Feb 21, 2007
By: Alvaro Fernandez
Several recent stories on brain training and SharpBrains:
1) New brain games may improve mind fitness by Kevin Kosterman (U of Wisconsin Oshkosh’s Advance-Titan)
“Anytime we learn, we are training, changing, our brain,” Fernandez said. “The three key core elements for effective brain exercise are novelty, variety and constant challenge, similar to increasing the level in machines we find in gyms.”
2) “Training the Brain as possible as Training the Body”, Ã˜Â¬Ã˜Â±Ã™Å Ã˜Â¯Ã˜Â© Ã˜Â§Ã™â€žÃ™â€ Ã™â€¡Ã˜Â§Ã˜Â± by Hanadi El Diri (Annahar, one of the most prestigious papers in the Middle East. The text is in Arabic.)
3) “Train your brain” by Mark Muckenfuss (The Press-Enterprise in Riverside and San Bernardino)
“We cannot promise to people you will only keep getting better until you are 200 years old. But I think people still underestimate how flexible the brain really is.”
The SmartBrains [sic] program combines mental exercises with a stress reduction program. Too much stress, says Fernandez, has been shown to be damaging not only to performance, but to the brain itself.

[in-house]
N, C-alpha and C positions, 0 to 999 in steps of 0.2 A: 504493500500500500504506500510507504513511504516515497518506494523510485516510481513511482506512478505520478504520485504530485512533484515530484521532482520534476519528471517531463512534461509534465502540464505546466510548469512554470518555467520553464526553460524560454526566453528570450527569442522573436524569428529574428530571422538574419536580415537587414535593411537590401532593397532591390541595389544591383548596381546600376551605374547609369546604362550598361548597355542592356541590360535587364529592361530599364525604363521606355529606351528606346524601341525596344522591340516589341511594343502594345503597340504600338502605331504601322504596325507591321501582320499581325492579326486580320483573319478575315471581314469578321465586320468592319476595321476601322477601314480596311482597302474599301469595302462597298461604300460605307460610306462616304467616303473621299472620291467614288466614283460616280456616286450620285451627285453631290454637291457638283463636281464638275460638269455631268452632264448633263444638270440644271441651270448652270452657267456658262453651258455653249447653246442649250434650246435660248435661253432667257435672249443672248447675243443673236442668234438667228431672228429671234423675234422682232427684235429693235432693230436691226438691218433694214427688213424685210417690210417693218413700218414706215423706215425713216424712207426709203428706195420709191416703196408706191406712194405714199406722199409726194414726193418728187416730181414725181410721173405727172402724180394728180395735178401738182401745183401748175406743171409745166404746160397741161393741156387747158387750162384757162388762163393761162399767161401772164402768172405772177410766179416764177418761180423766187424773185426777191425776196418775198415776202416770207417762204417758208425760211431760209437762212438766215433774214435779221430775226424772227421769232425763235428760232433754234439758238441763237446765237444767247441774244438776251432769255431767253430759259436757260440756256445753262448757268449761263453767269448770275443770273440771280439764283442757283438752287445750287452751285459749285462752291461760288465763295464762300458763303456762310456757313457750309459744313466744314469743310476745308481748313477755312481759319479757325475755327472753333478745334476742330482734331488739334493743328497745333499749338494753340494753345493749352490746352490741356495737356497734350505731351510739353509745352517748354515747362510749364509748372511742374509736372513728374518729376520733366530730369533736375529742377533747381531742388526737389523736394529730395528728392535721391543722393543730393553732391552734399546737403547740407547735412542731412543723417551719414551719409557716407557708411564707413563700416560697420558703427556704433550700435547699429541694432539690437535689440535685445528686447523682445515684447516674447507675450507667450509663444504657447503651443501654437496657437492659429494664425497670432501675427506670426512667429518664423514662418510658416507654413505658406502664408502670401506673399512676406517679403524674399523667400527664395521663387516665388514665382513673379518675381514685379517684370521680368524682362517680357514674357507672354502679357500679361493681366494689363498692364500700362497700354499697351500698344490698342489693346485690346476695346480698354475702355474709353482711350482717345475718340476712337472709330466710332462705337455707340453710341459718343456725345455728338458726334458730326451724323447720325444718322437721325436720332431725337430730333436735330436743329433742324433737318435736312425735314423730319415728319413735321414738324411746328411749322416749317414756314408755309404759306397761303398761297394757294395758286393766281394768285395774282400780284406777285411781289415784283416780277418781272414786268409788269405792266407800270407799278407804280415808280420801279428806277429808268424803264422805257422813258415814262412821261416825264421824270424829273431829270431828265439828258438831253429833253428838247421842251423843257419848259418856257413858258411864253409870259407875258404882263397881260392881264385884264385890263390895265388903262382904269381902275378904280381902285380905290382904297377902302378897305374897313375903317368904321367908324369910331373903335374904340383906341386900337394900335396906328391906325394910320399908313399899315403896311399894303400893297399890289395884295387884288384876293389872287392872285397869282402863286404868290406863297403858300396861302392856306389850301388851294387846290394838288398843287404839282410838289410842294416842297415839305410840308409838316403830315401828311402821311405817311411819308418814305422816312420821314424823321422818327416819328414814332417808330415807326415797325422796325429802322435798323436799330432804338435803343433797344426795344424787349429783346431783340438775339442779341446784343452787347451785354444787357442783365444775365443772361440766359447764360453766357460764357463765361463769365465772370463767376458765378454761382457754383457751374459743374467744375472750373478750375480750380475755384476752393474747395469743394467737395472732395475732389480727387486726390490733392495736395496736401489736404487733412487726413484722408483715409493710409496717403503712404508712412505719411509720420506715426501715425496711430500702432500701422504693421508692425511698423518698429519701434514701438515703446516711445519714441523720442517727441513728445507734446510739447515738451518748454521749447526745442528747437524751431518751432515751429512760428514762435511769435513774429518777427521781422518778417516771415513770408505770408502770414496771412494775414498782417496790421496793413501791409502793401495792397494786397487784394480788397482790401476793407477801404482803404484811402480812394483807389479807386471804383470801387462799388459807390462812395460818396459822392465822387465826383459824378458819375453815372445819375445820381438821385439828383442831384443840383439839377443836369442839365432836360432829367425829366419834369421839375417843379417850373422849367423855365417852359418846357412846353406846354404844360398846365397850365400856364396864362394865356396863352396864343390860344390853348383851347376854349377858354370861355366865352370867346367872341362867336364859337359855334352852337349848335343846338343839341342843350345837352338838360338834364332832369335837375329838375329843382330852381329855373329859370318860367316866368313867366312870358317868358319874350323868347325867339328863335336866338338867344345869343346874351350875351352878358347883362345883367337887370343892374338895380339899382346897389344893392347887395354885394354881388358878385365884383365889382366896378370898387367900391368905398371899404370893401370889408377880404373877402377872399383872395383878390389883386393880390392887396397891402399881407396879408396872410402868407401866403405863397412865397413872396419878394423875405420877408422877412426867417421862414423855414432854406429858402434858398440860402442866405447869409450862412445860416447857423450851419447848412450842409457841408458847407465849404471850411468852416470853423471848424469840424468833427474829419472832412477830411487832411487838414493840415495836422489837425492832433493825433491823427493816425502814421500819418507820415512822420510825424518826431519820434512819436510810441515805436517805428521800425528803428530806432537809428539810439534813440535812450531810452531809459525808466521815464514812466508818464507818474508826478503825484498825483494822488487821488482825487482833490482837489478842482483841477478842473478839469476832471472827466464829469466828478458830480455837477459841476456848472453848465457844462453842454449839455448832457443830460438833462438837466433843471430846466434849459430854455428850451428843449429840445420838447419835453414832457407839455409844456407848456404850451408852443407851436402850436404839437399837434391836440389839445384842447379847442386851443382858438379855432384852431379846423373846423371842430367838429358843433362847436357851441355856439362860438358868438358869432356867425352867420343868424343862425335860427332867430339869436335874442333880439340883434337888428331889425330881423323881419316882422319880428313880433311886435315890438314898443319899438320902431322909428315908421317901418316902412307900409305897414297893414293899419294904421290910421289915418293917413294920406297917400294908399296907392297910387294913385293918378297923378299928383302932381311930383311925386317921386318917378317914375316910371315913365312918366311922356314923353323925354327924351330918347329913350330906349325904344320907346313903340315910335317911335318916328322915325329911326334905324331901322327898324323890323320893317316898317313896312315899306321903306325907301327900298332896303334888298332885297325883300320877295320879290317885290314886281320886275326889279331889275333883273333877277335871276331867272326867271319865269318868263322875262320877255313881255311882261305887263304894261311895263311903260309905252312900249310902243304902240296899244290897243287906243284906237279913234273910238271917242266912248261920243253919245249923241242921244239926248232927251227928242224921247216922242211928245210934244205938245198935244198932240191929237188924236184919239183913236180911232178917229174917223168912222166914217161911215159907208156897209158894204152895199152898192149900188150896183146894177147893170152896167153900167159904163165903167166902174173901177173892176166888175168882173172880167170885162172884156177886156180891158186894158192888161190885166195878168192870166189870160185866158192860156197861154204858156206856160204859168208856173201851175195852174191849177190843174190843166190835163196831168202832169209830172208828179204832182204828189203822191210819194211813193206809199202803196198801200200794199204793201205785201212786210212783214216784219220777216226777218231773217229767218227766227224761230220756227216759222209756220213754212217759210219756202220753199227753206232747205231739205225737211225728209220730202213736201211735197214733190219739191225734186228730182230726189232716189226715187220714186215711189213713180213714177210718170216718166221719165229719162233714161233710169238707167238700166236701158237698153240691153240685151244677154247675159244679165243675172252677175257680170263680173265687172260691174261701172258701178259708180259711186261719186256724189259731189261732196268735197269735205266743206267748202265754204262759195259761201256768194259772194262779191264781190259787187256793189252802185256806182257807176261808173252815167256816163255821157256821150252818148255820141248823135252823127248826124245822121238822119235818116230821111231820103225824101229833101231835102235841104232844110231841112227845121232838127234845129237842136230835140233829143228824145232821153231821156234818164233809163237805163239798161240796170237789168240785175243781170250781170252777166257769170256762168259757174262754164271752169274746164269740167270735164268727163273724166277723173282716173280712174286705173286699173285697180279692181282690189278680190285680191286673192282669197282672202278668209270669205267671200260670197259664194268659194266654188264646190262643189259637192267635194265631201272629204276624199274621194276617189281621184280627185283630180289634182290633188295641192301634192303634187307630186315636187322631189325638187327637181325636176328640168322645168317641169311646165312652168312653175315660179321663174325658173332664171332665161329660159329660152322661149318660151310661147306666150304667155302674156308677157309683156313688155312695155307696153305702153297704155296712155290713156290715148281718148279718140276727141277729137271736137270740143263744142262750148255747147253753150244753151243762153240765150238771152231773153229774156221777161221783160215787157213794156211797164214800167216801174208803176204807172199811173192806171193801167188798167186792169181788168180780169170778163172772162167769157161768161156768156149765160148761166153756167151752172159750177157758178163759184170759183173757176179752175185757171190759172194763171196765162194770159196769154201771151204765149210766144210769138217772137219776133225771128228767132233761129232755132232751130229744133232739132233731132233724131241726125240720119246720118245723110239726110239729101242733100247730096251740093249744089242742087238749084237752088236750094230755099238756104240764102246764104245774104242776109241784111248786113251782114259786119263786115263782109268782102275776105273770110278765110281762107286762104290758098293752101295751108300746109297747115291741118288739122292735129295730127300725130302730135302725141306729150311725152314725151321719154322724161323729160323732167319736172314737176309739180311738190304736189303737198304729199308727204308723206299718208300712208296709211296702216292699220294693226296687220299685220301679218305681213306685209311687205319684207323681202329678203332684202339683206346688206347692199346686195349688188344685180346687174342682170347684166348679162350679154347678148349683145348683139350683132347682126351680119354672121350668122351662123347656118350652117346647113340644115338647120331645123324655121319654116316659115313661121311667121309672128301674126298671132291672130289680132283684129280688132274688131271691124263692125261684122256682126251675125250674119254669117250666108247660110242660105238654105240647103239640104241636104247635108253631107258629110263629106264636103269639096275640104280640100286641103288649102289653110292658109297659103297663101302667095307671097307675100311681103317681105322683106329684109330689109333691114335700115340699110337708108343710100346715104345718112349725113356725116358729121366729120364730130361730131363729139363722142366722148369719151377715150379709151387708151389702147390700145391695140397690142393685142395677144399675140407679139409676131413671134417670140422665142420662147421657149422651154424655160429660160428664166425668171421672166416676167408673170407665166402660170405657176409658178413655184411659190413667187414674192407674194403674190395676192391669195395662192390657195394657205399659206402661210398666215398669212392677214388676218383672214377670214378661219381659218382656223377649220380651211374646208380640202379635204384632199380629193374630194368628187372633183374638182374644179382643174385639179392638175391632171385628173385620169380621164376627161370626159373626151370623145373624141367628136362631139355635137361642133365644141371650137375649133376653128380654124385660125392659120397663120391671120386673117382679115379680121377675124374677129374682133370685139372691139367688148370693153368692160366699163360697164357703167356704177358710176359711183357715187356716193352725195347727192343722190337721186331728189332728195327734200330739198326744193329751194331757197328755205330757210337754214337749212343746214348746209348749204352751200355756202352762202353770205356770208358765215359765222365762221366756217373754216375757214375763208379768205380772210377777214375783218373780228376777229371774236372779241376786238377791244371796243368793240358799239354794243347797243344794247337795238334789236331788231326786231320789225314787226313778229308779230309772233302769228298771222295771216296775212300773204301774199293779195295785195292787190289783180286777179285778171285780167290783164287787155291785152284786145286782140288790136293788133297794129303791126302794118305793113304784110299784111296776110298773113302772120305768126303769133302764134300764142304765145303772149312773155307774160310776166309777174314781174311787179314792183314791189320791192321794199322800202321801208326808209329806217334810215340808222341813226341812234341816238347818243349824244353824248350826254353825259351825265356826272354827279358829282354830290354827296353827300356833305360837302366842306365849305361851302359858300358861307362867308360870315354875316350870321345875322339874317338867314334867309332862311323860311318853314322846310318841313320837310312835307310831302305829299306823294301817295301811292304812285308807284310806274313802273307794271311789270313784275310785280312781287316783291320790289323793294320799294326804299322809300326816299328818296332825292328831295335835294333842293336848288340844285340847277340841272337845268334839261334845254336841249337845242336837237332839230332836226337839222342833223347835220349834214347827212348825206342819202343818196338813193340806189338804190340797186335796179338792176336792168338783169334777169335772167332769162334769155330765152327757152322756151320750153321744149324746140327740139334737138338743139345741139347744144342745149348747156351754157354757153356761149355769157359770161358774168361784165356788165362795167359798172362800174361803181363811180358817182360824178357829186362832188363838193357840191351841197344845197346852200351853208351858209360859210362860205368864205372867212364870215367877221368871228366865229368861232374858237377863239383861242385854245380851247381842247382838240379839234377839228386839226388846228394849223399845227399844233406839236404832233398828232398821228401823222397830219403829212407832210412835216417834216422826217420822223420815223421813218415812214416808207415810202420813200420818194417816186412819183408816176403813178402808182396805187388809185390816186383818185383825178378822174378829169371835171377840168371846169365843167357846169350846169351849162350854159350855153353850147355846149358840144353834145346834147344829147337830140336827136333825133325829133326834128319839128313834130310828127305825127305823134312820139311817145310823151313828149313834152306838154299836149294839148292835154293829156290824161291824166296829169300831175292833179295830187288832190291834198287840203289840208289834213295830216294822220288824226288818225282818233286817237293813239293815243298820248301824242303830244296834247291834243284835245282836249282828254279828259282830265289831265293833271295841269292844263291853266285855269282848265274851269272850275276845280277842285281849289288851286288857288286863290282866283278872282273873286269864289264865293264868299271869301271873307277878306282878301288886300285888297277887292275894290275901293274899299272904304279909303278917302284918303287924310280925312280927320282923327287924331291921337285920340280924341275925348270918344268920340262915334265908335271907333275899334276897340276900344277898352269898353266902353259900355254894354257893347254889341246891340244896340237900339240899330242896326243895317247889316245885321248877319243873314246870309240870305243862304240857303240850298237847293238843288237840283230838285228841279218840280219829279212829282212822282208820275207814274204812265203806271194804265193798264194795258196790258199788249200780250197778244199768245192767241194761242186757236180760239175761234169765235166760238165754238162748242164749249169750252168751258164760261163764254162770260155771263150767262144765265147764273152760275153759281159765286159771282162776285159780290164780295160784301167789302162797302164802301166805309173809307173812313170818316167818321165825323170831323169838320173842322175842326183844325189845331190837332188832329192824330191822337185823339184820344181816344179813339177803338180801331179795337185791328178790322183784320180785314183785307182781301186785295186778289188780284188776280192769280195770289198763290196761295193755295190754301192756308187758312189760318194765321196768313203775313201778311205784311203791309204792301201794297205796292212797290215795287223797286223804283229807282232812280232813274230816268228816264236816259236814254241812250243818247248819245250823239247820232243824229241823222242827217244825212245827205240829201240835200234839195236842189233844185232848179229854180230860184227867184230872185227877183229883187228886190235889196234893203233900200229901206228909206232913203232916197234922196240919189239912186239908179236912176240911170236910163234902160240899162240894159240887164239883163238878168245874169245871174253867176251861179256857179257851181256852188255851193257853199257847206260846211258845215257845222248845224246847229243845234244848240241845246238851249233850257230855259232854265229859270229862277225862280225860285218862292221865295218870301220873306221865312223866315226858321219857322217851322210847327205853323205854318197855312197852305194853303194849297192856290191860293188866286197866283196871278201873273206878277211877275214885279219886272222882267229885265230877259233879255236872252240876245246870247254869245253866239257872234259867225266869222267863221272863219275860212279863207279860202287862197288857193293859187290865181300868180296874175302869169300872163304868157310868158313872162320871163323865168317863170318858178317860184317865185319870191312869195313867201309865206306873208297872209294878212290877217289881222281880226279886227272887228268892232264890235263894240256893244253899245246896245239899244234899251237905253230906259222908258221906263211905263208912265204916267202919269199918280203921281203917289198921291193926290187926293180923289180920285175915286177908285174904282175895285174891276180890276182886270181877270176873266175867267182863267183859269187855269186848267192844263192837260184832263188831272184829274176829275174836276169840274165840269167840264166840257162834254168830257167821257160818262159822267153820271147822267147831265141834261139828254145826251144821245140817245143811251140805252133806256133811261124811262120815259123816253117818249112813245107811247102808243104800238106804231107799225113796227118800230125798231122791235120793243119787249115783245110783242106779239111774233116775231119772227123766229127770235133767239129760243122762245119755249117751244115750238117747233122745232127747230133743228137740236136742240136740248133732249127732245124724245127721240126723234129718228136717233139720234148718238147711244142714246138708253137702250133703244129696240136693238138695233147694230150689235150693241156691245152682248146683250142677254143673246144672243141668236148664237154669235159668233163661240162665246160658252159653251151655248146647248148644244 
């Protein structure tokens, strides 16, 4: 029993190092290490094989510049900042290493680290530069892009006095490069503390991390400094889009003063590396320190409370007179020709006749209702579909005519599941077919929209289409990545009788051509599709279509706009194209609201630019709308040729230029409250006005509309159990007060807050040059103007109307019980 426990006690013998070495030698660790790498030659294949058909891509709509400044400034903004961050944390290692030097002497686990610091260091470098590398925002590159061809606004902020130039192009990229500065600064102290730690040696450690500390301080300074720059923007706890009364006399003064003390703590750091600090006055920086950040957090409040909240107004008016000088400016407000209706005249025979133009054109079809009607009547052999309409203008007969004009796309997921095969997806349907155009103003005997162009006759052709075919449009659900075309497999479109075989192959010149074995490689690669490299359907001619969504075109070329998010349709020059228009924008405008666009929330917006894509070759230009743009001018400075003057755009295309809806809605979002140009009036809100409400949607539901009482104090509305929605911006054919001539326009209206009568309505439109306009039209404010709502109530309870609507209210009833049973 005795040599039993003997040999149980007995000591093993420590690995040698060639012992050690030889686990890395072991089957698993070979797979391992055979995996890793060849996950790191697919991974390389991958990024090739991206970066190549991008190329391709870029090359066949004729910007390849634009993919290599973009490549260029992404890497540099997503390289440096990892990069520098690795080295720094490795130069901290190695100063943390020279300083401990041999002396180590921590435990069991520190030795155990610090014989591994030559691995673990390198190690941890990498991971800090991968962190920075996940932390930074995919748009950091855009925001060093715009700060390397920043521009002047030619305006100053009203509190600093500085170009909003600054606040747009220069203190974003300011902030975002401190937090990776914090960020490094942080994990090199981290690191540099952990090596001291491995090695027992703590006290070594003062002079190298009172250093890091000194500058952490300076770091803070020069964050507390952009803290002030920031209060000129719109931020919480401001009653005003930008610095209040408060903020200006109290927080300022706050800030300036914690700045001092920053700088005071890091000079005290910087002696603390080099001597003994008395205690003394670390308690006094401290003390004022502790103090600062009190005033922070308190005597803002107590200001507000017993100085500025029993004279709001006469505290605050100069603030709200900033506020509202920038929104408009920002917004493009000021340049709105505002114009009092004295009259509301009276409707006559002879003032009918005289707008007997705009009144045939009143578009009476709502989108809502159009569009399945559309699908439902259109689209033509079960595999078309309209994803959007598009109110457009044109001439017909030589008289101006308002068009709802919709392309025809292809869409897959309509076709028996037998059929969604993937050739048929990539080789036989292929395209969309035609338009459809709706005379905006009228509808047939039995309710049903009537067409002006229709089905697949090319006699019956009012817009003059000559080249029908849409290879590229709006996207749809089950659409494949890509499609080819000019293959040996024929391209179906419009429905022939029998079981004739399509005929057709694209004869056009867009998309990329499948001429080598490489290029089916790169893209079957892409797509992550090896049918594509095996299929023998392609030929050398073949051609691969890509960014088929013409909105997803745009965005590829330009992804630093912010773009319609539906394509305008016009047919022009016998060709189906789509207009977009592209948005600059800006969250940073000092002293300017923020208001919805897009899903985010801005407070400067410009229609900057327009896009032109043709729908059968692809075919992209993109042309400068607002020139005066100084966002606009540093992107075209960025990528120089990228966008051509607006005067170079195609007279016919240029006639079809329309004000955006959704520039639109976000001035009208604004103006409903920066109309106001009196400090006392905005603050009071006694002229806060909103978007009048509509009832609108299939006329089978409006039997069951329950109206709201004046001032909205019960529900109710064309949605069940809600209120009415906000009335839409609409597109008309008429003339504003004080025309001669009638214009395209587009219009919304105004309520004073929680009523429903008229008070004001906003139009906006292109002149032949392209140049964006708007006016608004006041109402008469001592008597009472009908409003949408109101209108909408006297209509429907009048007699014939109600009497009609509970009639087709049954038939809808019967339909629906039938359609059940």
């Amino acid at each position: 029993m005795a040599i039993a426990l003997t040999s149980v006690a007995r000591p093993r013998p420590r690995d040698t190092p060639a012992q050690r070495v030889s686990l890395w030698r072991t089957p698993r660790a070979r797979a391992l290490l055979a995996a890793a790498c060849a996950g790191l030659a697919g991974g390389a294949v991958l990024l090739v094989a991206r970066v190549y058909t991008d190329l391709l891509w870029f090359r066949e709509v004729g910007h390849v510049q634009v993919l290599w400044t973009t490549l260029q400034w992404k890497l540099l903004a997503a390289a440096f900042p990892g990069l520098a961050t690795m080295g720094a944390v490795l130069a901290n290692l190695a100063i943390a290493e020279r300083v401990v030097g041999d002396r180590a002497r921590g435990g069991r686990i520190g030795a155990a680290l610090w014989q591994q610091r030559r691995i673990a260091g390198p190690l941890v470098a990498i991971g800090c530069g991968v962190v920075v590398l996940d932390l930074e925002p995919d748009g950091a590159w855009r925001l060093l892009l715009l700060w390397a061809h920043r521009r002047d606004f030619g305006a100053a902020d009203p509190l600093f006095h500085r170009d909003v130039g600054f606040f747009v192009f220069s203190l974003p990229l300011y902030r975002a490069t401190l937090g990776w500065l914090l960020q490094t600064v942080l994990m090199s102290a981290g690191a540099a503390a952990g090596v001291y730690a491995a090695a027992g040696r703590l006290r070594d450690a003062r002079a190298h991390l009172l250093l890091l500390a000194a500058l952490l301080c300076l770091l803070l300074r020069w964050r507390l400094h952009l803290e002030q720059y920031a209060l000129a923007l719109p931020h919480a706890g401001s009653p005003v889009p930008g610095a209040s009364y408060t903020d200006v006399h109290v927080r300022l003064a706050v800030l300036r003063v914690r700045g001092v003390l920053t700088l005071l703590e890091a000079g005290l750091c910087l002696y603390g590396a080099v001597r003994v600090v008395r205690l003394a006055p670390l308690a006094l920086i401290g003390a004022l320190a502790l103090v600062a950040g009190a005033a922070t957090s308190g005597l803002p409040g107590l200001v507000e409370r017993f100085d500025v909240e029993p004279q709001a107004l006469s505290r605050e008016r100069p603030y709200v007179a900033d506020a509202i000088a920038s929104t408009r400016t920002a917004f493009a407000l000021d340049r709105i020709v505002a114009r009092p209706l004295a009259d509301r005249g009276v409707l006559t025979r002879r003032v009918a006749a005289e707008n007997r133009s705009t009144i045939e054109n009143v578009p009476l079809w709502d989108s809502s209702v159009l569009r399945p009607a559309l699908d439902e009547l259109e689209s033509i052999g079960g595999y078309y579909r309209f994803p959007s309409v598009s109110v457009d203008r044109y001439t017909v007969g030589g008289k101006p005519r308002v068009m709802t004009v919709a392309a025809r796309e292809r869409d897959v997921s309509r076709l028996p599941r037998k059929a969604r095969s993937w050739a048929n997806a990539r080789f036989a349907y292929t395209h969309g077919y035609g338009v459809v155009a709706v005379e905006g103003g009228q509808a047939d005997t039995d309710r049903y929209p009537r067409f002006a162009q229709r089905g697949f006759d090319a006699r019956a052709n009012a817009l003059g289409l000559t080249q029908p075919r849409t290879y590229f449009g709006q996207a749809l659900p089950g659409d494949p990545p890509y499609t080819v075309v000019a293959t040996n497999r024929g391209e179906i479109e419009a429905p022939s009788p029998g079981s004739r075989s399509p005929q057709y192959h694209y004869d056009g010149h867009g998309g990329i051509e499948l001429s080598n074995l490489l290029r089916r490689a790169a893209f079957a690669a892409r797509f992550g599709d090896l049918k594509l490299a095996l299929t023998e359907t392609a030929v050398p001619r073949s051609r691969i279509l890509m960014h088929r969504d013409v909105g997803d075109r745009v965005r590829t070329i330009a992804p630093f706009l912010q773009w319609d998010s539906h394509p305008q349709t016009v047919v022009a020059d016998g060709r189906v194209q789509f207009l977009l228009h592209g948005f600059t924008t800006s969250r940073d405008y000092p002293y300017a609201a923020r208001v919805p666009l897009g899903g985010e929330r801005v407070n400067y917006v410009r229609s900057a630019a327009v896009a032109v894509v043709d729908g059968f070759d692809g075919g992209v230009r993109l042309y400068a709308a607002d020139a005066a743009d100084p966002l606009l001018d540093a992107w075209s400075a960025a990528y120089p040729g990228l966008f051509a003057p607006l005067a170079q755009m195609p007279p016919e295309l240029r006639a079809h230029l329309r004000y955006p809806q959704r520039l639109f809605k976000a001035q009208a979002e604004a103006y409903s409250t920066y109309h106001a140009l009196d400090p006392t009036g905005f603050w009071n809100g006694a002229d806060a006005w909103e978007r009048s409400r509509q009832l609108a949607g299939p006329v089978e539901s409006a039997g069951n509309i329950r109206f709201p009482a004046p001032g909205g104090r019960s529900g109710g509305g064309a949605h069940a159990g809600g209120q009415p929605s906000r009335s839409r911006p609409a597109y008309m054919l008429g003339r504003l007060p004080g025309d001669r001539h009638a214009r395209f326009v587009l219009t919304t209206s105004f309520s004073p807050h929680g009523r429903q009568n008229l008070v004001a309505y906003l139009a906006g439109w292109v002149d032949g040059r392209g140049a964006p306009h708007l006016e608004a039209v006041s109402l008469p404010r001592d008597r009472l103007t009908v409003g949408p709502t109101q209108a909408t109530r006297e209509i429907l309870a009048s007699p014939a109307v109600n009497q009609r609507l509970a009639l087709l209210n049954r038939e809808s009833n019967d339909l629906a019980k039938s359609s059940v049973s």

With all of the available programs for stimulating the brain, he says, it is important to shop carefully. A critical element, he says, is how clients or participants are evaluated.
“Make sure they have a credible assessment that helps you find your strengths and weaknesses and that they have programs that address (those areas),” he says. “Assessments that give you 50 (as an age-equivalent grade) and a week later you’re 32, that’s not a valuable assessment.”